And so that is definitely something that we deal with a lot in the lab-- dealing with that frustration and having the students say, well, trying to figure out what went wrong and how to fix it for next time. But that is a big part of what happens in the lab, and a big lesson I think that comes out that's very unrelated to chemistry but very important for life.
SARAH HANSEN: Another important aspect of this course is its emphasis on science communication.
JOHN DOLHUN: A few years ago, we looked at the course and we saw the necessity of writing and for the students to be able to communicate their work to a general audience of non-scientists. By working with writing, rhetoric, and professional communication instructors, students learn how to write and present the paper to a general audience.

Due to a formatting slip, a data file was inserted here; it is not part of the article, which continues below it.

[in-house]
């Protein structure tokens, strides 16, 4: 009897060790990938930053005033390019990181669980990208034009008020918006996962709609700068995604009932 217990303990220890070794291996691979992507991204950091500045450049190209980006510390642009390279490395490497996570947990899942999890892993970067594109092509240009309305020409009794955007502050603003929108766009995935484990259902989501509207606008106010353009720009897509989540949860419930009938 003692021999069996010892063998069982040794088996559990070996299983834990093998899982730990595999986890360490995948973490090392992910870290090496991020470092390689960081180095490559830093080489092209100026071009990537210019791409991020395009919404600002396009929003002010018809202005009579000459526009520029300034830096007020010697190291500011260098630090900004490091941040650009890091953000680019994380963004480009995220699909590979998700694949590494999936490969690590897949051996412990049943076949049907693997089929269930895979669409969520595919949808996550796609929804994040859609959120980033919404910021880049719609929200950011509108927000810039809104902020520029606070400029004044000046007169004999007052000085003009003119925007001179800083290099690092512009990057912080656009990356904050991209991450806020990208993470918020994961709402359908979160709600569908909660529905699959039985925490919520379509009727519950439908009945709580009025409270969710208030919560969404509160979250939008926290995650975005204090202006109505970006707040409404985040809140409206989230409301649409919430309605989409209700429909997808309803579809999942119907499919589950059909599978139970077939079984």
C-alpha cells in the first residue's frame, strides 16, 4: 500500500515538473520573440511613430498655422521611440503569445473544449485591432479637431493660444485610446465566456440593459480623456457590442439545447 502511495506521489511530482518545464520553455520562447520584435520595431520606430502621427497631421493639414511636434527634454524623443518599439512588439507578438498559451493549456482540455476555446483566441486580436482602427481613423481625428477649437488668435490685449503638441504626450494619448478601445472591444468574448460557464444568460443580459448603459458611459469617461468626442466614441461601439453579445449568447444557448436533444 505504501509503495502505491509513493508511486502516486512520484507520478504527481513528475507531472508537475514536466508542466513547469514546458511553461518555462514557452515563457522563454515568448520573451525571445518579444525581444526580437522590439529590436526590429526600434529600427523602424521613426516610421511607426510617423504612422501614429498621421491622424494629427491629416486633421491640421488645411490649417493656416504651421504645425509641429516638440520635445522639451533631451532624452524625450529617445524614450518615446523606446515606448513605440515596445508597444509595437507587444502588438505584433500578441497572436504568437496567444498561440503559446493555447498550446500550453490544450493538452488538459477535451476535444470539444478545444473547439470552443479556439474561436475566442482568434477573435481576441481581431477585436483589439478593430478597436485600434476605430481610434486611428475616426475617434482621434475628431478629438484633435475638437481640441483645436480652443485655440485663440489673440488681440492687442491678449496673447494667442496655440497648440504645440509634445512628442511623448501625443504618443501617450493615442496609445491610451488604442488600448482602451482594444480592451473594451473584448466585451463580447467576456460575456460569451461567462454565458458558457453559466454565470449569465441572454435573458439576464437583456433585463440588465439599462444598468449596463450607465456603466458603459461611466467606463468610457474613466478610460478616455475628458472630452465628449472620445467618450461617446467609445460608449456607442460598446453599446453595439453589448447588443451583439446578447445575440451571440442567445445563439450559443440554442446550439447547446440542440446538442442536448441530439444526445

SARAH HEWETT: We came up with a bunch of different topics that are related to water quality, and the Charles River, and all of the data that we gather for that lab. Students can choose which genre they would like to write. So some examples that we have are, there's a hospital memo about mercury levels in fish that we measure with our mercury analyzer. So they can use the data to make arguments about that. There are policy memos for the government talking about why it's important to limit phosphate concentration and pollution in the water. It challenges them to think about how to communicate science in these different ways.